Monthly Archives: June 2016

Ultra-left sect?

Corbyn supporters are “an ultra-left sect”, according to a PLP member on BBC Radio 4 tonight.

Well, I have to say I’ve never considered myself ultra-left. I have far to many doubts, irregularities and qualms for that. I’ve never hidden my neo-Marxism, but all that does is confirm my inability to toe party lines or to constantly look gift horses in the mouth (and count their teeth).

I guess I’m more part of the Awkward Squad, who spend most of their time being at odds with managerialism. Managerialism is what New Labour was about: managing the system that the Tories had invented, softening it’s edges but never doing away with it. I had always hoped we could roll back some of the awful aspects of Thatcher’s Revolution, but it never happened. Thatcher’s greatest achievement was New Labour, created as a response to her agenda and welcomed as a means of managing the status quo. It was, and remains, no threat to Toryism, because it was created out of Tory cultural hegemony.

Is it any surprise that people were frustratedly unable to distinguish Blair, Brown and Milliband from their opposite numbers on the Tory benches? A Fordian Choice is no choice at all. And the chickens have come home to roost with the Referendum and the Corbyn election. In effect, Corbyn isn’t the issue (any more that the EU was). What he represents is a resentment of double-dealing, manufactured, insincere, and overly pragmatic politics that left people in general with a total loss of faith in democracy.

If you then ask people what they want, don’t be too surprised if they tell you.

More than just Politics

I think many folk don’t realise that there was more than simply politics in the referendum experience. It wasn’t just about ‘I’ve thought about this and am voting such-and-such-a-way’. It may have started out like that (maybe), but that’s not how it became.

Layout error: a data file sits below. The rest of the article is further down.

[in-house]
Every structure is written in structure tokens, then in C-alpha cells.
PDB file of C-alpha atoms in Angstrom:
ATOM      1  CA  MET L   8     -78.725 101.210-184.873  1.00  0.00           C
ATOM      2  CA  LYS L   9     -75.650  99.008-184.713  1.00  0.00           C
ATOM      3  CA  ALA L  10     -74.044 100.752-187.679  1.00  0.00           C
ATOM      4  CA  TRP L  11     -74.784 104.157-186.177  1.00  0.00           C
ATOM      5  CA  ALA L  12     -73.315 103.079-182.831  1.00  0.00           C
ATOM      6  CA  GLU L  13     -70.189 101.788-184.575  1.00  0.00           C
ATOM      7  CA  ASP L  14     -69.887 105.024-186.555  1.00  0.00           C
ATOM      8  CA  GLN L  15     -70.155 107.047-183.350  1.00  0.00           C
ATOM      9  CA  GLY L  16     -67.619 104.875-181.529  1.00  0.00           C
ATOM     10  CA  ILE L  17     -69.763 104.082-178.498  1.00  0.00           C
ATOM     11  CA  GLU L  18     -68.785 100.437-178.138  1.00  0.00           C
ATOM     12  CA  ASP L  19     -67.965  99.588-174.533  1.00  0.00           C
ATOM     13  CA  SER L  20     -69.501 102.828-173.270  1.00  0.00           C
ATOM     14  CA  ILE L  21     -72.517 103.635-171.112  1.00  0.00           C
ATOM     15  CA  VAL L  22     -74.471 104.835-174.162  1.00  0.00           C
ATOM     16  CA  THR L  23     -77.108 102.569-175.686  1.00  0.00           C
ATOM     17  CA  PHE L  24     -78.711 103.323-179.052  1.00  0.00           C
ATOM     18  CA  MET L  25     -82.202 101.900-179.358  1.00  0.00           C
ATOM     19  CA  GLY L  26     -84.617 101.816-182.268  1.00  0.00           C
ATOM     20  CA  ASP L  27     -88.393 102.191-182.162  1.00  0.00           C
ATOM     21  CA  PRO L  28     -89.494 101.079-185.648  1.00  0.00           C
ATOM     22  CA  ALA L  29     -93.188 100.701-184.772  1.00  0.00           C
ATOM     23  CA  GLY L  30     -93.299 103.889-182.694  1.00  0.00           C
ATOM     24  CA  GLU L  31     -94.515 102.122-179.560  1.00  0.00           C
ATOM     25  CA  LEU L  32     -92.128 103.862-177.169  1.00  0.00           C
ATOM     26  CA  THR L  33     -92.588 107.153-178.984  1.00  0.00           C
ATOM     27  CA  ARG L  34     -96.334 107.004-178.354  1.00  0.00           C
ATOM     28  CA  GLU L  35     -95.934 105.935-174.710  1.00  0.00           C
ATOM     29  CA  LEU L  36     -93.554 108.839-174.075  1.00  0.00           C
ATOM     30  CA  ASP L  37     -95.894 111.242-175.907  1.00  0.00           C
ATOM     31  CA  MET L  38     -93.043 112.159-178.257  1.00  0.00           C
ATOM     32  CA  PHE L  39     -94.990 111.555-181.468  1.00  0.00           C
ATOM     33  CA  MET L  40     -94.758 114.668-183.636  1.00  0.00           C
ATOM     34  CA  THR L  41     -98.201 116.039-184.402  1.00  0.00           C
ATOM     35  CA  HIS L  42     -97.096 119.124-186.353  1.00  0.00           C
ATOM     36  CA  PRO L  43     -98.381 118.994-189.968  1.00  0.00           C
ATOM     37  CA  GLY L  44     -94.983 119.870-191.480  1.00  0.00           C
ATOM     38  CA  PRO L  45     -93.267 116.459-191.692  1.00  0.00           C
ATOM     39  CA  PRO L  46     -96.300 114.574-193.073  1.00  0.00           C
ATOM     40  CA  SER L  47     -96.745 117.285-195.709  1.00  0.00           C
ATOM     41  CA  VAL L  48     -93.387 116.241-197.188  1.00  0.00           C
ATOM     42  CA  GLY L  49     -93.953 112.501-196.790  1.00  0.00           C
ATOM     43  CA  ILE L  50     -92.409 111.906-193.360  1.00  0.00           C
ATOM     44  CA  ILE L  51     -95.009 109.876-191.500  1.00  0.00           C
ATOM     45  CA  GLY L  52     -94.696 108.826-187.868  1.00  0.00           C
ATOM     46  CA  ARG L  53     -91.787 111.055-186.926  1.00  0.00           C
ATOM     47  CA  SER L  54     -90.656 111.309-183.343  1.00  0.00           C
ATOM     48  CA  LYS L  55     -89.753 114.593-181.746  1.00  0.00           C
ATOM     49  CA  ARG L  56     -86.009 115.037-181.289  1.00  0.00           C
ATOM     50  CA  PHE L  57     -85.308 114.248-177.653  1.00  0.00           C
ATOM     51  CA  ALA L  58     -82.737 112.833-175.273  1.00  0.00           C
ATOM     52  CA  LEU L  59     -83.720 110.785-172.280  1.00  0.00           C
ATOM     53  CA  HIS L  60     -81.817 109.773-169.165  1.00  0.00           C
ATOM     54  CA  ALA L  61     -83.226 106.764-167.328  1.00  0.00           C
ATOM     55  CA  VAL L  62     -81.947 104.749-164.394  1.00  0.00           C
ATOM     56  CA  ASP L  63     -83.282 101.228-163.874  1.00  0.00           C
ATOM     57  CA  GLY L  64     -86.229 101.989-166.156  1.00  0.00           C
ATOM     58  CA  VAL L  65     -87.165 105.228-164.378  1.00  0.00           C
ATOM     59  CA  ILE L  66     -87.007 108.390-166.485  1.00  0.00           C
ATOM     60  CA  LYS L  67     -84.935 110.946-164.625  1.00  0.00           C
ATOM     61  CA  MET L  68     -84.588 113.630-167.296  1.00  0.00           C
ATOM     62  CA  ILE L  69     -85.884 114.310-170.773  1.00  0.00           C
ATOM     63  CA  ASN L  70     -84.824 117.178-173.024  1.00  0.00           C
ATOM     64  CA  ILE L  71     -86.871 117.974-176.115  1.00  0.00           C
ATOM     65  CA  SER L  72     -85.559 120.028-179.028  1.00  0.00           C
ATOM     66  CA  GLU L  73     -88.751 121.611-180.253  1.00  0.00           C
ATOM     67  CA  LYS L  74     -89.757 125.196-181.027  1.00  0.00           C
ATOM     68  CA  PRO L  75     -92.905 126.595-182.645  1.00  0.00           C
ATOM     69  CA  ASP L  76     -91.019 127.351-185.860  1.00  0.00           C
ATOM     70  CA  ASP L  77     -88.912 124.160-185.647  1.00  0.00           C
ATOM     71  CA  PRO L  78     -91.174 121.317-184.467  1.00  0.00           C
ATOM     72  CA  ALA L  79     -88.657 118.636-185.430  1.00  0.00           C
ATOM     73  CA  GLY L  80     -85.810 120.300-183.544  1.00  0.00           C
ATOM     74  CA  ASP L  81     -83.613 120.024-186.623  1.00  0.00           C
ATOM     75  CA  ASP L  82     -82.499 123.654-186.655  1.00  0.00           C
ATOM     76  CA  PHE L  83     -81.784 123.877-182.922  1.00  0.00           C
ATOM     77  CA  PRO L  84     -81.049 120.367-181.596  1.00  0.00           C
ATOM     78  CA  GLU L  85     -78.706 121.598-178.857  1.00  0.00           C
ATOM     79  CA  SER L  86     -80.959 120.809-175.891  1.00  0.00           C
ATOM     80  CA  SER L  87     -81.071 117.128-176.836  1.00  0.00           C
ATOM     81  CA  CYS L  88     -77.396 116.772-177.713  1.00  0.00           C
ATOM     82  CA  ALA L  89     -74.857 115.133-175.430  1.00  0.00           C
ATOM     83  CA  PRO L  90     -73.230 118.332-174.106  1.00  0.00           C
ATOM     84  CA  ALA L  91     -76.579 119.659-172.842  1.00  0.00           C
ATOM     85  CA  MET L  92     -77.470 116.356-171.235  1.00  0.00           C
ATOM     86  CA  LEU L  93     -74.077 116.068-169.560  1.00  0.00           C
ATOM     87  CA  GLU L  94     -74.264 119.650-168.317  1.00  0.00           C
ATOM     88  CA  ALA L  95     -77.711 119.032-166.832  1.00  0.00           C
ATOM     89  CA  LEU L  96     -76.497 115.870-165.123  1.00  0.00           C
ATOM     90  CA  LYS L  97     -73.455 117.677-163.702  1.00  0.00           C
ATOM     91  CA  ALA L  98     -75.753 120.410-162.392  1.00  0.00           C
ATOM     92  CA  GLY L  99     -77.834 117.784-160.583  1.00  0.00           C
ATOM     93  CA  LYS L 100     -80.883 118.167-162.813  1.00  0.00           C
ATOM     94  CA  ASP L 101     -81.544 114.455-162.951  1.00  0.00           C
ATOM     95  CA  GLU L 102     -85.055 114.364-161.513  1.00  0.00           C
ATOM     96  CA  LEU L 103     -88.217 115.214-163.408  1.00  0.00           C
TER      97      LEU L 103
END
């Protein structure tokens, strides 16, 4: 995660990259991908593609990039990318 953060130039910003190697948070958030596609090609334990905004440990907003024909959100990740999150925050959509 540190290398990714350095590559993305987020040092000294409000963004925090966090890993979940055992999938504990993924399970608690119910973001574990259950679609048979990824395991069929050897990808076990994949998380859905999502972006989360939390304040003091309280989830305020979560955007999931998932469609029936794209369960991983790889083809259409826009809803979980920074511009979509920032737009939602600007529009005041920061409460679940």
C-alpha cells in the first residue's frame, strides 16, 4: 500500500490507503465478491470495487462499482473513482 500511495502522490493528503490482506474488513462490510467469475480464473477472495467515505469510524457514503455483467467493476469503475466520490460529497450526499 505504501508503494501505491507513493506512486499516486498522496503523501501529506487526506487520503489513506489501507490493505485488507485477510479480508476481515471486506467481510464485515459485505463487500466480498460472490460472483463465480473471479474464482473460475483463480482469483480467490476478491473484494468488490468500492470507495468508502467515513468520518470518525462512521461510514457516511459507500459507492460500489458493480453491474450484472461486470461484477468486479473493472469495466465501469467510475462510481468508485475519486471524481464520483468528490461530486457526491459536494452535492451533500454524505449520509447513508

Both sides in the argument scare-mongered. They also preyed on the fears and irritations of the politically alienated and disaffected. In the end, the whole process brought the worst out of folk. A kind of blind jingoism that I find abhorrent, which was most ‘eloquently’ voiced by British football fans over in France recently. It was a ‘fuck you because your foreign’ mentality, expressed via a vengeful anger and hate I’ve never experienced before.

Yes it has divided the country. It has made me fearful of the inherent fascism, long submerged in the British psyche,which was brought to the surface, and stoked by Farrage, Johnson and their ilk. We became a mob, not an electorate. We voted with our thumbs, not our heads. We wanted revenge on Europe for years of unrelenting austerity, impotent to effect any real change via our own electoral system. The fact that austerity wasn’t caused by the EU, was irrelevant. My impression is that no one wanted to hear anything contrary to their gut feelings, because it’s always dreadfully disappointing to discover that the way you feel isn’t necessarily sensible in action.

Want to hear irony? I’m not even a big fan of the EU. Its economic policies simply re-write neoliberalism on a grandiose scale. Ask the Greeks. But, I’ve also benefited from EU law, and for the sake of its more utopian visions I was always willing to continue to fight for a more democratic system within the Union.

Now, of course, that is all gone. People say to me, “time to just make do with what you’ve got, after all, that’s democracy, ain’t it?”. But I still have to live with the toxic legacy spilled out during the campaign: the murder of Jo Cox, Farrage’s racism, Johson’s manipulation of the popular mood, and the vile comments and lunacy that have consequently been bandied my way by FB contacts I thought I knew better. It has revealed aspects of folk I would rather not have seen. To be frank, the revelation has been terrifying.

If I’m angry, I’ve got good cause.